Every December and January, Rimwell Cosimo, wellness supervisor of Nurture Spa, gets busy giving clients a detox.
“It’s like changing the oil of the car engine with new oil. You remove the toxic substances to bring in more nutrients. When the body has toxins, the organs don’t function optimally,” says Cosimo.
Then there’s the desire to remove the guilt of party indulgences by eating clean food and to kick off healthy habits.
Many of Cosimo’s clients suffer from hypertension and diabetes.
“Their diets are high in cholesterol. Many start their day with fatty foods such as bulalo, foods with preservatives and processed foods like tocino, longganisa, hotdogs. Some drink a lot of alcohol.”
Their detox program options run from an overnight liver flush to five days of weight loss. The programs are nutritionally balanced and customized to the individual’s body chemistry. It includes soups, vegetable juices, herbal supplements to boost the immune system, enemas and relaxing massages. In longer detox programs, charcoal bath is also available to remove toxins in the skin.
Diabetics detox by eating fresh salads, drinking soups and vegetable juices. Fruit juices are eschewed as their fructose spike up the blood sugar. The nutrients are derived from organic vegetables from the farm and are supplemented by a natural blood sugar regulator.
Hypertensives are given foods high in natural potassium to prompt the heart to press blood through the body. People on a weight loss program, meanwhile, are given kelp supplements, which improve fat metabolism and lower cholesterol levels.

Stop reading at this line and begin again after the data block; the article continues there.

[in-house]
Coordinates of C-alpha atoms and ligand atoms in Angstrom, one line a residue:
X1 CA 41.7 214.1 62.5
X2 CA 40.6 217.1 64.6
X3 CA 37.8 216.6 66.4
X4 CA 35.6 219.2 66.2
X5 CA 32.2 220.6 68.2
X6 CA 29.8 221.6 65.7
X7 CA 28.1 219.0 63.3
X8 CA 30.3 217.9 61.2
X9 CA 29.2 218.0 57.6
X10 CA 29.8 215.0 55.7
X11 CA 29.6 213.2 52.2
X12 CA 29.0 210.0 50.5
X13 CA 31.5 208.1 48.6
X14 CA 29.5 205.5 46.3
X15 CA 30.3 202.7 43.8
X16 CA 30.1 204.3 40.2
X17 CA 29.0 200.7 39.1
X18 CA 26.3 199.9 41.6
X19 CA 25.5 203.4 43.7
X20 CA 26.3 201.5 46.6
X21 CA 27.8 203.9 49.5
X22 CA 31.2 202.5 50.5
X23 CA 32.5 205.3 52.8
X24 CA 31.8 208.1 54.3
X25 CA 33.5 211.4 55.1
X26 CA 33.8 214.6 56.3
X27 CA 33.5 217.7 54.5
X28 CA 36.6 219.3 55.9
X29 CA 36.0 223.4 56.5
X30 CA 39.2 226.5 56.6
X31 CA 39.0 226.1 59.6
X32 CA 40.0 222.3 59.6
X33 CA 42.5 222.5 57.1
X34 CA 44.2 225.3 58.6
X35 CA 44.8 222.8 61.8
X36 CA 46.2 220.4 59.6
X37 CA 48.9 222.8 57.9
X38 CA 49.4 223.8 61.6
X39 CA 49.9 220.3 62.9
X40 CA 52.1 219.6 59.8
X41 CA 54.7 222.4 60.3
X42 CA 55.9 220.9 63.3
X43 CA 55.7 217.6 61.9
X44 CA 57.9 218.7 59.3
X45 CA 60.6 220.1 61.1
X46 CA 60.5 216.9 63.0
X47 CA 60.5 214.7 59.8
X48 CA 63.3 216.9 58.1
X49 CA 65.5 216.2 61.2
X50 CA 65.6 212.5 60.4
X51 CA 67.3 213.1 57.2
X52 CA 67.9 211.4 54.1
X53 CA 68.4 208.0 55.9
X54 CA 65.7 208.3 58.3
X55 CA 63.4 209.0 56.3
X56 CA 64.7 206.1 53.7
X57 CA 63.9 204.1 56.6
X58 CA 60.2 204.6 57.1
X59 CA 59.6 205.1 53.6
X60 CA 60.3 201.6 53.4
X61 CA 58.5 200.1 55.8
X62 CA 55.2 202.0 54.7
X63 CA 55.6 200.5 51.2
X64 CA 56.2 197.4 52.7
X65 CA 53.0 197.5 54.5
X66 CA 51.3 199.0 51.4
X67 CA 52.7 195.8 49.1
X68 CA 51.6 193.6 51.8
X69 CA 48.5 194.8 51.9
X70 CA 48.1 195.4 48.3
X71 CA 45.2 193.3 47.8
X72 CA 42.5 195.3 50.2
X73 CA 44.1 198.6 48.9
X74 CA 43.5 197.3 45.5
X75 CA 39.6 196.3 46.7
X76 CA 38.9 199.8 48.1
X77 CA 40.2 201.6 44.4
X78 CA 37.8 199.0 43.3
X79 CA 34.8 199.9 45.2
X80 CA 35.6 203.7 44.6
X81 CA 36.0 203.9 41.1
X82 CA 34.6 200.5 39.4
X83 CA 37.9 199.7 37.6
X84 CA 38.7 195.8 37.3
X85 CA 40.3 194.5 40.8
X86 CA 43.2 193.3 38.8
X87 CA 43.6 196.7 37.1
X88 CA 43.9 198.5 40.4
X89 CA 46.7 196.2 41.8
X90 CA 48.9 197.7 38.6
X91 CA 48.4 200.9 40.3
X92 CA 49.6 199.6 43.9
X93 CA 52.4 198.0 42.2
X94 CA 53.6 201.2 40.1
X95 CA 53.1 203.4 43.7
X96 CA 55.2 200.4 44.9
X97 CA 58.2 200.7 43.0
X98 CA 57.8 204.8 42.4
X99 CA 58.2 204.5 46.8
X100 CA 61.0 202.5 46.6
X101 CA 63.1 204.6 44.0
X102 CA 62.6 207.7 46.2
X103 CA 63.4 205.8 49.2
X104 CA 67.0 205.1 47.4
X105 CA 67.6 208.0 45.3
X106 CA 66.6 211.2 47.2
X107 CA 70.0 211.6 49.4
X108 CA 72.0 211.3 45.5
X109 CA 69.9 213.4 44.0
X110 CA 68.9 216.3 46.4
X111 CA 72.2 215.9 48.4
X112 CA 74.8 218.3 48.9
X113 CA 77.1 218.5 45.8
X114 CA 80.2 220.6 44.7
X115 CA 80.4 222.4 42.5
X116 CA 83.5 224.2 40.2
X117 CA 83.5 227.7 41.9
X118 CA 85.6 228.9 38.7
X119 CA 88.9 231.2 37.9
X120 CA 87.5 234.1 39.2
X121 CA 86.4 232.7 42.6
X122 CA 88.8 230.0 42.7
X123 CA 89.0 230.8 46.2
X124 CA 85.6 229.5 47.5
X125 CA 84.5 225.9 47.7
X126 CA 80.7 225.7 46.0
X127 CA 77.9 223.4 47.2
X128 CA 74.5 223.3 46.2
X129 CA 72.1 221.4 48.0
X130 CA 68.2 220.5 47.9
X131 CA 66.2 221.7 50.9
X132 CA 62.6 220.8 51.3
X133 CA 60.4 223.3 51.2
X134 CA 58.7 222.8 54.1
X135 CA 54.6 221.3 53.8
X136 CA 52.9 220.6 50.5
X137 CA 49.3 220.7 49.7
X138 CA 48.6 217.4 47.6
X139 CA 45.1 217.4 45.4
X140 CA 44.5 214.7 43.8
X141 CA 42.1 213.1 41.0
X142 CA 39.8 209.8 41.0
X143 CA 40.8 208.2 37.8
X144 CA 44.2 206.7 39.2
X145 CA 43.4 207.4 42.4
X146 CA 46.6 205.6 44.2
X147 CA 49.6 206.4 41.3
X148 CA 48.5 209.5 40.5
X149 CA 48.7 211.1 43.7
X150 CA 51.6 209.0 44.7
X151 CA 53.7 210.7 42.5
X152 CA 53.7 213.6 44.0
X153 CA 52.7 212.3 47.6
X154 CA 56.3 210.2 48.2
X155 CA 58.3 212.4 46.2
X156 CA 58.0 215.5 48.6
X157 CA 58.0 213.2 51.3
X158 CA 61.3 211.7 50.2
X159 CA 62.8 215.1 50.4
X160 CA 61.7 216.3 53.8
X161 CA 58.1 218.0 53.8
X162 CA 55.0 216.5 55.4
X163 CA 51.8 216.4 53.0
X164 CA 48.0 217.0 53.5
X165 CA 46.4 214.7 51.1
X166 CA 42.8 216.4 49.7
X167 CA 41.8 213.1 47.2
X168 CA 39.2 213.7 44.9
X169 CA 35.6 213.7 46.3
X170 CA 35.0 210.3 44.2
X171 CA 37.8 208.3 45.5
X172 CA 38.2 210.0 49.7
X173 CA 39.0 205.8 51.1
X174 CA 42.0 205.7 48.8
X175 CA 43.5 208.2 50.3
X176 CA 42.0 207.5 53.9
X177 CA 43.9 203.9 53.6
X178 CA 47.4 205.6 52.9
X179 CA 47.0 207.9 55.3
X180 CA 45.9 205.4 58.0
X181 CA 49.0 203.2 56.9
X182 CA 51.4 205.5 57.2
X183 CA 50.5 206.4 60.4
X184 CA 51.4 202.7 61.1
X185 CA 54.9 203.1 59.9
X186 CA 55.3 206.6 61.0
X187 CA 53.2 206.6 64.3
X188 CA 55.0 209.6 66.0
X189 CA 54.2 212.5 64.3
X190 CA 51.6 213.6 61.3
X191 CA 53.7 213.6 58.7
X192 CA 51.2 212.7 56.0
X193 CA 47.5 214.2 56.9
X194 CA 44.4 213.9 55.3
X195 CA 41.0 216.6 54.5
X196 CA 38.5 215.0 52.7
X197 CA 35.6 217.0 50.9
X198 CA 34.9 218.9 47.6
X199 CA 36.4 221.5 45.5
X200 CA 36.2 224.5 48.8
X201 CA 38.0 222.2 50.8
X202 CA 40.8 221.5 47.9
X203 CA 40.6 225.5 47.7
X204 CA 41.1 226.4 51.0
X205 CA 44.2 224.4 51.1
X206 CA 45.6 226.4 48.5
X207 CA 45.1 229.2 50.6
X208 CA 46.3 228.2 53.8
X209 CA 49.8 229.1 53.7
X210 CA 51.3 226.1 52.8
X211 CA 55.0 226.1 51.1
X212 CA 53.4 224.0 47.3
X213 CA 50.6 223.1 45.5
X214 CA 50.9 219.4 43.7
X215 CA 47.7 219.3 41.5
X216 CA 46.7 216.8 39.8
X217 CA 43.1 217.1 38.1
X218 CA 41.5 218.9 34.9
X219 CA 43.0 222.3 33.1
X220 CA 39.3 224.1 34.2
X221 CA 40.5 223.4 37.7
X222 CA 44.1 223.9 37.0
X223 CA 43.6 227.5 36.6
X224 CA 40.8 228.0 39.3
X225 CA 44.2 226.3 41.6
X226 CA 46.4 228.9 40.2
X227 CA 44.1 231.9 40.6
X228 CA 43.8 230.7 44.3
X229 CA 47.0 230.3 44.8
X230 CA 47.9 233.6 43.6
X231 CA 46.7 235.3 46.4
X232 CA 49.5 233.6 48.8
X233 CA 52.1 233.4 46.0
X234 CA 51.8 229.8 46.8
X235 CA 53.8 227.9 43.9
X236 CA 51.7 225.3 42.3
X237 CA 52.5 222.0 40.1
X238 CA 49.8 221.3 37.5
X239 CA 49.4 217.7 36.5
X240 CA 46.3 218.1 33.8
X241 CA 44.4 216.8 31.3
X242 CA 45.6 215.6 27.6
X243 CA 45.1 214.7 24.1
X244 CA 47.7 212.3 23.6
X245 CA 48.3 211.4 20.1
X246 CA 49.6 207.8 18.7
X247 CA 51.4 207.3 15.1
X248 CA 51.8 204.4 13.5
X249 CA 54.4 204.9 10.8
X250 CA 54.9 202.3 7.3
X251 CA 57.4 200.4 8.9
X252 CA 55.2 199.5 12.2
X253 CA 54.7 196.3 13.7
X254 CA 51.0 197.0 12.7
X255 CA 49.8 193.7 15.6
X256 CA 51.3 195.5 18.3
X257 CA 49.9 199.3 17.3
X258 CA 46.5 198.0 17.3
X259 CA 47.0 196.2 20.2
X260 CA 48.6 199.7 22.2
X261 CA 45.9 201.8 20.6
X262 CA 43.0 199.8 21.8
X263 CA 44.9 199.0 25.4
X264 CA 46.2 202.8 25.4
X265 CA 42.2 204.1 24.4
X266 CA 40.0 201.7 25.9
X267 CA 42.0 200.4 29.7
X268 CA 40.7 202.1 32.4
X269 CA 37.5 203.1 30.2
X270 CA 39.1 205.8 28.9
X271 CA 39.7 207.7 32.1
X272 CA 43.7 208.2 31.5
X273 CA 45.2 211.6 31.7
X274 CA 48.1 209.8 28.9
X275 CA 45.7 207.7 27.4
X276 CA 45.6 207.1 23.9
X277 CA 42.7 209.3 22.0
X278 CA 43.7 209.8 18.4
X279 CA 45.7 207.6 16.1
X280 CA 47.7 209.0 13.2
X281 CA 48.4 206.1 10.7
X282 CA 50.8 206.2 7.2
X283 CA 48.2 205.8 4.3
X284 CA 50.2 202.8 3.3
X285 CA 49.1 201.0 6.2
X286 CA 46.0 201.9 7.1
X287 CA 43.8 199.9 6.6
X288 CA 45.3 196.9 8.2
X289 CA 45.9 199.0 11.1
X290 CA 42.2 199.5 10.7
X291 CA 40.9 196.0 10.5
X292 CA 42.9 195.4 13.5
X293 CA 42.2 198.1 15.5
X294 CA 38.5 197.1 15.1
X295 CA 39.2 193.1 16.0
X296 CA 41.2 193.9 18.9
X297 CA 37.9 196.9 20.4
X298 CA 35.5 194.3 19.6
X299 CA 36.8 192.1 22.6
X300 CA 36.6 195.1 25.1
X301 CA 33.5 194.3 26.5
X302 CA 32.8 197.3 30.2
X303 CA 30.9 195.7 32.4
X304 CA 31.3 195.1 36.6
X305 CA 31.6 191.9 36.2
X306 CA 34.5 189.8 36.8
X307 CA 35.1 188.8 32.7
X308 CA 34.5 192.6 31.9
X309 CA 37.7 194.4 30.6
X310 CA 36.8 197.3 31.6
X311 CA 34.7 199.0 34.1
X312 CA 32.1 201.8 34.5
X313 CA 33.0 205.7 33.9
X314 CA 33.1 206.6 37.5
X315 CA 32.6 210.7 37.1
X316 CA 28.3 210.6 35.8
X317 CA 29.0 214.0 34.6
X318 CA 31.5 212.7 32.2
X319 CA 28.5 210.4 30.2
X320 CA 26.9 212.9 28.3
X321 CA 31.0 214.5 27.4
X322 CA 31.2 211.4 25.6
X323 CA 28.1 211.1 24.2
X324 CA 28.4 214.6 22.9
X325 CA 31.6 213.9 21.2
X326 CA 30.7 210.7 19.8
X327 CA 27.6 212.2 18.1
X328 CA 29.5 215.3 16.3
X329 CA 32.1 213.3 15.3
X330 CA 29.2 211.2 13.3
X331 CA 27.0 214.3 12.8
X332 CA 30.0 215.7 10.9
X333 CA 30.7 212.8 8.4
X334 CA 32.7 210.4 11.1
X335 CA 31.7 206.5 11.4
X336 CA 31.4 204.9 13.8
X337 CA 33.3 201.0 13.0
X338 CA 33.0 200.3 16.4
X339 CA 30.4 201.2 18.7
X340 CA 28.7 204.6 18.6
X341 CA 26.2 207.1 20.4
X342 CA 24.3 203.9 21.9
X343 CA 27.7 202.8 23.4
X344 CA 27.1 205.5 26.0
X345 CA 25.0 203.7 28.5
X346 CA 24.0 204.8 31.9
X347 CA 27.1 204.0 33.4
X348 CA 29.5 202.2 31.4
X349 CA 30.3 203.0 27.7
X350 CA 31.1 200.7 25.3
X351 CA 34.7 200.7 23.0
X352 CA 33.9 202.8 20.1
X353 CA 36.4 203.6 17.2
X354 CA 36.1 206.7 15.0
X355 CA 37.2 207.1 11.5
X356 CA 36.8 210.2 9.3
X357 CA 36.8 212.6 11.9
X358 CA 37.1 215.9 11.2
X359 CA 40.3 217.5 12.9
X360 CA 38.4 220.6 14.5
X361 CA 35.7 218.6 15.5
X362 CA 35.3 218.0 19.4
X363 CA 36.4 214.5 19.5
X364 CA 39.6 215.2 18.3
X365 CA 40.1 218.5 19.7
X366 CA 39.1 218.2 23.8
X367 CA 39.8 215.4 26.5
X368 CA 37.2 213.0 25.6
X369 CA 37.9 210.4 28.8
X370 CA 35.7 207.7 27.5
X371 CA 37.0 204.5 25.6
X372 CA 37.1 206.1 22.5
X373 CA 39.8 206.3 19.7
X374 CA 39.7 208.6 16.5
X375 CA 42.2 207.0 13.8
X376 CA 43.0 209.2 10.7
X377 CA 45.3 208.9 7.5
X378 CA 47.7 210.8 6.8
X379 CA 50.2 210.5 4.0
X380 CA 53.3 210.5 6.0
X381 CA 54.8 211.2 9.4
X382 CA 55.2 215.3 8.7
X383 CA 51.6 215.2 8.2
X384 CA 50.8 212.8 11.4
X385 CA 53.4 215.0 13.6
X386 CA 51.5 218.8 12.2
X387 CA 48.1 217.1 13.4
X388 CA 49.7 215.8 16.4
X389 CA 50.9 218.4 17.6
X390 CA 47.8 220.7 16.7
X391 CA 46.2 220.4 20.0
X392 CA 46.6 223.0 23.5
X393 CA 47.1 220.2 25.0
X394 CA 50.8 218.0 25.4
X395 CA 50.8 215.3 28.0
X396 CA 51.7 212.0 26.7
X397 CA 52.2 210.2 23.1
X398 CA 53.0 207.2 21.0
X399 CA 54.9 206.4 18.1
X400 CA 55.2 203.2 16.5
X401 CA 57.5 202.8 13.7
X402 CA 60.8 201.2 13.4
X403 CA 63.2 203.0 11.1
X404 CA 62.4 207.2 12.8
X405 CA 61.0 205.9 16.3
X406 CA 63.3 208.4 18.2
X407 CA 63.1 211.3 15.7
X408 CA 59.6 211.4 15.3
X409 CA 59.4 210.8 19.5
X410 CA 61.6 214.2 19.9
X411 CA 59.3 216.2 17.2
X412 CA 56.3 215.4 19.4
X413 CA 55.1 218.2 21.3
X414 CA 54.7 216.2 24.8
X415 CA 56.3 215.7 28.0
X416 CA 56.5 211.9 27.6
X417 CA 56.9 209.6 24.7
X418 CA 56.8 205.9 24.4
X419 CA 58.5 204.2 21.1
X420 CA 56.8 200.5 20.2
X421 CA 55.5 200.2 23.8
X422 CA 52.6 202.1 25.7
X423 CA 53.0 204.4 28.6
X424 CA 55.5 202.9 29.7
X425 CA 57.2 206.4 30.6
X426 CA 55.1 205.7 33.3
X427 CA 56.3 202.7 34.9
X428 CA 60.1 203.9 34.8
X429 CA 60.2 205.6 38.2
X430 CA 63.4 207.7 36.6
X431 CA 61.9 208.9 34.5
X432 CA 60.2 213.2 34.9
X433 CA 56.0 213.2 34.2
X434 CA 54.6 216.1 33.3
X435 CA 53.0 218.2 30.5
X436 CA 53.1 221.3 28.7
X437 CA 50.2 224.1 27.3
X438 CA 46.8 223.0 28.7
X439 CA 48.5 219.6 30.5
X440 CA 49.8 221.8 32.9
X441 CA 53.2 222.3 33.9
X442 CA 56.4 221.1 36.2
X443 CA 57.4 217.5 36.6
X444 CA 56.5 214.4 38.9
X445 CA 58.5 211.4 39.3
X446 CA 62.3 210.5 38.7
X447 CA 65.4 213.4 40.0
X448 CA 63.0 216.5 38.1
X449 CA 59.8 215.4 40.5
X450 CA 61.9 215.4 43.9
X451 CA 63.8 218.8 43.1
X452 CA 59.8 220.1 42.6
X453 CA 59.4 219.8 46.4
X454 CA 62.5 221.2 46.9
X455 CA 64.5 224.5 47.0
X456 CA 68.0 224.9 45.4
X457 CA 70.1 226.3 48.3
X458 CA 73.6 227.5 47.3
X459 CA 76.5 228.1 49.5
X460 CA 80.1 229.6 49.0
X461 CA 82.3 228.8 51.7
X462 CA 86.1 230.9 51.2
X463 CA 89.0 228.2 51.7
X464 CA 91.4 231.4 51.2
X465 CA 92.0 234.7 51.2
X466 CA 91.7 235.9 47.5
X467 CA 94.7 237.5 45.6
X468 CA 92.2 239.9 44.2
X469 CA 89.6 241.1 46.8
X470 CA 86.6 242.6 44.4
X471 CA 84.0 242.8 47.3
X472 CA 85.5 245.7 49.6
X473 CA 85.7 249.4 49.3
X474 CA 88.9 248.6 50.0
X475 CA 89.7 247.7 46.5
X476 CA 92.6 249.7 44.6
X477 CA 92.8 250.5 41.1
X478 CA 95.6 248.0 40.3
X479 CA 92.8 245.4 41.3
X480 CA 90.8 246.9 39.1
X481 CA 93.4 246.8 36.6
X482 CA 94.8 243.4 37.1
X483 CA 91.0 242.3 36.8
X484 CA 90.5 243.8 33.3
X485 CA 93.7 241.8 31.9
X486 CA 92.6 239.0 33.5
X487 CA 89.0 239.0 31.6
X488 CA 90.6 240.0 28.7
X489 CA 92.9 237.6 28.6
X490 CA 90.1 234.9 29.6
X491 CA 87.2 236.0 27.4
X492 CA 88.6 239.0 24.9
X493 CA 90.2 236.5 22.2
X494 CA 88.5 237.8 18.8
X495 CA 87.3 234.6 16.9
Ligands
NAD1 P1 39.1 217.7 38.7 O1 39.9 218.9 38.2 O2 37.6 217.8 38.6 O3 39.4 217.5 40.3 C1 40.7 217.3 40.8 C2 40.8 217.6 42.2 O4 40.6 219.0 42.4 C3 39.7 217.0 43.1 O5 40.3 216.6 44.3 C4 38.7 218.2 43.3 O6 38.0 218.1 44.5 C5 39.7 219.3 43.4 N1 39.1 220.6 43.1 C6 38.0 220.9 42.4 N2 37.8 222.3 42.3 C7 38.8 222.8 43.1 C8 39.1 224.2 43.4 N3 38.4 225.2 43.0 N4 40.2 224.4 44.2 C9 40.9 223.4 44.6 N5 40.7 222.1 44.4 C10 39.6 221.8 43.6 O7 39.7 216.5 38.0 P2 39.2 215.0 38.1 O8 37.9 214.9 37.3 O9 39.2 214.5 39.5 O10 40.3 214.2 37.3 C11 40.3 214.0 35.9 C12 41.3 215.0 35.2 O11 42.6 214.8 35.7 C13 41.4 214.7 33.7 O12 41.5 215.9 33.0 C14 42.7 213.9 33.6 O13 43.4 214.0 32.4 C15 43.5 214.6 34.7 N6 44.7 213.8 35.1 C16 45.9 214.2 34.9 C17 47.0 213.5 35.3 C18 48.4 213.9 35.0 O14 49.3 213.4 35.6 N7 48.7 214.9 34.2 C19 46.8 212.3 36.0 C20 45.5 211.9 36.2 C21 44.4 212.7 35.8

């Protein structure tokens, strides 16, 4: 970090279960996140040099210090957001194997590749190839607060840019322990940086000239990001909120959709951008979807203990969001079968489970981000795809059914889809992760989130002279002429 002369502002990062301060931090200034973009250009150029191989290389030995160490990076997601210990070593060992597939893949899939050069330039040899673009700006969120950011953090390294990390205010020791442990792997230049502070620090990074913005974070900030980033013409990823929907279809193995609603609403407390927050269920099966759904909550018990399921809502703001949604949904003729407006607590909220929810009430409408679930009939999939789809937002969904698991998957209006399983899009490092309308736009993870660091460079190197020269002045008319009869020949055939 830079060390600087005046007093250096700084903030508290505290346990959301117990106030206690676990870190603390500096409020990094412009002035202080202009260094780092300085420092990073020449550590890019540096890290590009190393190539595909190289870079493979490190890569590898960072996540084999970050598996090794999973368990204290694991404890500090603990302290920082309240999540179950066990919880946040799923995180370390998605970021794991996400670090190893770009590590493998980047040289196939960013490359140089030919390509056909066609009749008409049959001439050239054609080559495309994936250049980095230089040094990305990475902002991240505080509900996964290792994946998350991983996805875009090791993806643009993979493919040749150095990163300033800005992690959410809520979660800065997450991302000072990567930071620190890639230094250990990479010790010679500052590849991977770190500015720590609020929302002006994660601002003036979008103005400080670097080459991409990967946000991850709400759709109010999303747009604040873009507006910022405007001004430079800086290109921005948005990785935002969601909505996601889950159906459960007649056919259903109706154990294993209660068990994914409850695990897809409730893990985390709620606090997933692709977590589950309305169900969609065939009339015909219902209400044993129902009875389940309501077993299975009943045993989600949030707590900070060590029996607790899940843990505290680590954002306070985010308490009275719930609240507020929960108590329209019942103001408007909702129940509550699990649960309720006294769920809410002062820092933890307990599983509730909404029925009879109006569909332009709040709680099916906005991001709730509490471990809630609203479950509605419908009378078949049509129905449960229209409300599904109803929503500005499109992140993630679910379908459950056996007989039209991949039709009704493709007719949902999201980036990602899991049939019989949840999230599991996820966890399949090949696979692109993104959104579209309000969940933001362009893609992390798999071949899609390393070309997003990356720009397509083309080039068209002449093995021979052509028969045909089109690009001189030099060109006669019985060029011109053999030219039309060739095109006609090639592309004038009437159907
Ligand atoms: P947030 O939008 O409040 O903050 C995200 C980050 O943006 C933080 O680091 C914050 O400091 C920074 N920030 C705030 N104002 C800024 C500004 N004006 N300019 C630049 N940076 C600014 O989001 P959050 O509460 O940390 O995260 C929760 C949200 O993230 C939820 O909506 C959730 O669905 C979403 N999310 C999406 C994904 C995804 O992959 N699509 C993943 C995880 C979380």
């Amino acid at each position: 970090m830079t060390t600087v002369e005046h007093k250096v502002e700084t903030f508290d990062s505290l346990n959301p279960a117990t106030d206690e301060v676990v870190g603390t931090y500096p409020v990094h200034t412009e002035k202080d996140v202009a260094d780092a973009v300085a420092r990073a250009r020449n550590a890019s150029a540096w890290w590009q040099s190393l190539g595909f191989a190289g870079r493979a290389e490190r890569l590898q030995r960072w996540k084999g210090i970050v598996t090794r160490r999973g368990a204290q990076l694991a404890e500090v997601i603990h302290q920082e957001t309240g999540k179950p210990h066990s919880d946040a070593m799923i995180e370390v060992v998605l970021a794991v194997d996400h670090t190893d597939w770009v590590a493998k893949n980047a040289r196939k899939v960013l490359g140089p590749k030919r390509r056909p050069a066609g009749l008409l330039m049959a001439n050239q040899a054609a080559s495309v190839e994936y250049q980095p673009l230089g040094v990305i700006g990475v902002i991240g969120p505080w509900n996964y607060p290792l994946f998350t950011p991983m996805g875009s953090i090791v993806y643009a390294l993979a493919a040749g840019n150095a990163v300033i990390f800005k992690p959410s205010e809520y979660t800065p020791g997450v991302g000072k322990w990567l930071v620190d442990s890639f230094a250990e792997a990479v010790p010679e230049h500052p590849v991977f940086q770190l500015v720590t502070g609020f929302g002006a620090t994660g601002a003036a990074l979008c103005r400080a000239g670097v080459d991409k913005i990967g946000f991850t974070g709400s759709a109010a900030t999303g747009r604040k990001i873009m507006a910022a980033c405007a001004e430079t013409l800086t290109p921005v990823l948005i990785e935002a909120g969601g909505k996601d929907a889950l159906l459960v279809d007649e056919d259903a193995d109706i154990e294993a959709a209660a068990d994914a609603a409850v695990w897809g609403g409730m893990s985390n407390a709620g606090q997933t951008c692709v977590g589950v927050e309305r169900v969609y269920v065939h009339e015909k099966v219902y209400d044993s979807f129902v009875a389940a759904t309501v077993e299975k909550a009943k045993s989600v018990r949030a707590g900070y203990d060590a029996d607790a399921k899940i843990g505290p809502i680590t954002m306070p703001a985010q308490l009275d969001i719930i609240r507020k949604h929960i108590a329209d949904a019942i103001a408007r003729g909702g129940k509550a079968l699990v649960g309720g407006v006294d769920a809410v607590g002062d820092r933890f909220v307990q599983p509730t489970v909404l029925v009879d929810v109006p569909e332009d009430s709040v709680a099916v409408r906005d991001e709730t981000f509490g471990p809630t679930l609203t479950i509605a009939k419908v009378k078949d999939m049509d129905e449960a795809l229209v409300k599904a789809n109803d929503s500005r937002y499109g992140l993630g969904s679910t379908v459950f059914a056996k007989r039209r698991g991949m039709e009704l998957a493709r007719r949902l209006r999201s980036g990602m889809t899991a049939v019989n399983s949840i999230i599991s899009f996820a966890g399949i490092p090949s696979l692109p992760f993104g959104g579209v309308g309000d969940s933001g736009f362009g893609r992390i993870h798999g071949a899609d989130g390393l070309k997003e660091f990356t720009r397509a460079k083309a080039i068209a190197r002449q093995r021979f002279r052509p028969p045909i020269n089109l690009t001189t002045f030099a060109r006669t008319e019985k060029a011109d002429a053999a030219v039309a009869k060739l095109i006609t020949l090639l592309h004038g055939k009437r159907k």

For people with overtaxed digestive systems, the liver flush is said to decongest the liver, the organ that assimilates nutrients. A week before the flush, one has to eat salads, avoid dairy, fats and sweeteners, then undergo a supervised program of drinking liquids with Epsom salts.
Undergoing a supervised detox by a qualified health practitioner is advisable for a successful detox. Still, the body cleanses itself naturally through the liver, kidneys and gastrointestinal tract by flushing out the harmful materials that should not be hoarded in the body.
For people who want a psychological lift without having to go through a structured detox program, Cosio recommends the old-fashioned formula of a wholesome diet and regular exercise. Avoid eating canned foods as they contain sodium, which retains excess fluid in the body and may affect blood pressure.
While going on a cleansing program, foods that cause inflammation should be avoided, such as wheat and gluten products, dairy, sugars, sweeteners, trans fats, MSG, foods with additives and processed foods that overtax the system.
An all-juice cleanse is not ideal. Fruit juices inundate the body with sugar. The effects of a faddish juice fast can be temporary. After a few days, one burns the stored form of glucose for energy leading to some weight loss. But this is regained upon returning to a regular diet.
Vegetable soups, juices and fresh salads inherently decrease the sugar in the body. These foods are high in fiber to keep one satisfied. A Tufts University study says eating vegetable soup high in vitamin C such as tomatoes reduces the amount of stress-related molecules in the blood.
Raw vegetables in salads with minimal monosaturated fats in seeds and olive oil are good sources of insoluble fiber, which maintains digestive tract health.
Cosimo recommends a detox program thrice a year. “To succeed, you need self-discipline.”—CONTRIBUTED